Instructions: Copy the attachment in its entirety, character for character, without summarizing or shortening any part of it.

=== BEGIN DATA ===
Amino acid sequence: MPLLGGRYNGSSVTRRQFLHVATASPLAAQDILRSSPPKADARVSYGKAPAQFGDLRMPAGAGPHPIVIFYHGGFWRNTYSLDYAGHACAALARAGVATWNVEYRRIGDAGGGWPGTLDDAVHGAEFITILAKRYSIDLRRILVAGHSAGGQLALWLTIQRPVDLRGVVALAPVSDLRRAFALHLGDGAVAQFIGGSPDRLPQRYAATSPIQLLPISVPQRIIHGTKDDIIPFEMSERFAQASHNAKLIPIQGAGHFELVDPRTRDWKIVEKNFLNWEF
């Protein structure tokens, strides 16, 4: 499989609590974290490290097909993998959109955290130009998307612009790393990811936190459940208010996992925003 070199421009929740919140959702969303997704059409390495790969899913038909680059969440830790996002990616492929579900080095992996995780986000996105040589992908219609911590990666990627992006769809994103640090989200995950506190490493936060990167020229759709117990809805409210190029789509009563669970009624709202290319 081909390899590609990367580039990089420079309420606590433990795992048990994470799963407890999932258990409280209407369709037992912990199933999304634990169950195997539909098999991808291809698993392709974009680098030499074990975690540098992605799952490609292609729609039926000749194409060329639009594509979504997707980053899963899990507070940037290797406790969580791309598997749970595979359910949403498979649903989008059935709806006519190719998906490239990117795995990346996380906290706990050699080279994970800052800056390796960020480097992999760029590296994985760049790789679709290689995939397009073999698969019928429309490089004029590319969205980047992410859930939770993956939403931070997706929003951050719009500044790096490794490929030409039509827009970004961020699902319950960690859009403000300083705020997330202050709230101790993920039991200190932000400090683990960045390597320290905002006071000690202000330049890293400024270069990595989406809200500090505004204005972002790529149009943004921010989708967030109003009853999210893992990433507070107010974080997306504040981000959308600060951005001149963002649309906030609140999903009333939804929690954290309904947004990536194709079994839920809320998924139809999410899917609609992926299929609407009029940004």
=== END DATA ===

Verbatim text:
Amino acid sequence: MPLLGGRYNGSSVTRRQFLHVATASPLAAQDILRSSPPKADARVSYGKAPAQFGDLRMPAGAGPHPIVIFYHGGFWRNTYSLDYAGHACAALARAGVATWNVEYRRIGDAGGGWPGTLDDAVHGAEFITILAKRYSIDLRRILVAGHSAGGQLALWLTIQRPVDLRGVVALAPVSDLRRAFALHLGDGAVAQFIGGSPDRLPQRYAATSPIQLLPISVPQRIIHGTKDDIIPFEMSERFAQASHNAKLIPIQGAGHFELVDPRTRDWKIVEKNFLNWEF
């Protein structure tokens, strides 16, 4: 499989609590974290490290097909993998959109955290130009998307612009790393990811936190459940208010996992925003 070199421009929740919140959702969303997704059409390495790969899913038909680059969440830790996002990616492929579900080095992996995780986000996105040589992908219609911590990666990627992006769809994103640090989200995950506190490493936060990167020229759709117990809805409210190029789509009563669970009624709202290319 081909390899590609990367580039990089420079309420606590433990795992048990994470799963407890999932258990409280209407369709037992912990199933999304634990169950195997539909098999991808291809698993392709974009680098030499074990975690540098992605799952490609292609729609039926000749194409060329639009594509979504997707980053899963899990507070940037290797406790969580791309598997749970595979359910949403498979649903989008059935709806006519190719998906490239990117795995990346996380906290706990050699080279994970800052800056390796960020480097992999760029590296994985760049790789679709290689995939397009073999698969019928429309490089004029590319969205980047992410859930939770993956939403931070997706929003951050719009500044790096490794490929030409039509827009970004961020699902319950960690859009403000300083705020997330202050709230101790993920039991200190932000400090683990960045390597320290905002006071000690202000330049890293400024270069990595989406809200500090505004204005972002790529149009943004921010989708967030109003009853999210893992990433507070107010974080997306504040981000959308600060951005001149963002649309906030609140999903009333939804929690954290309904947004990536194709079994839920809320998924139809999410899917609609992926299929609407009029940004």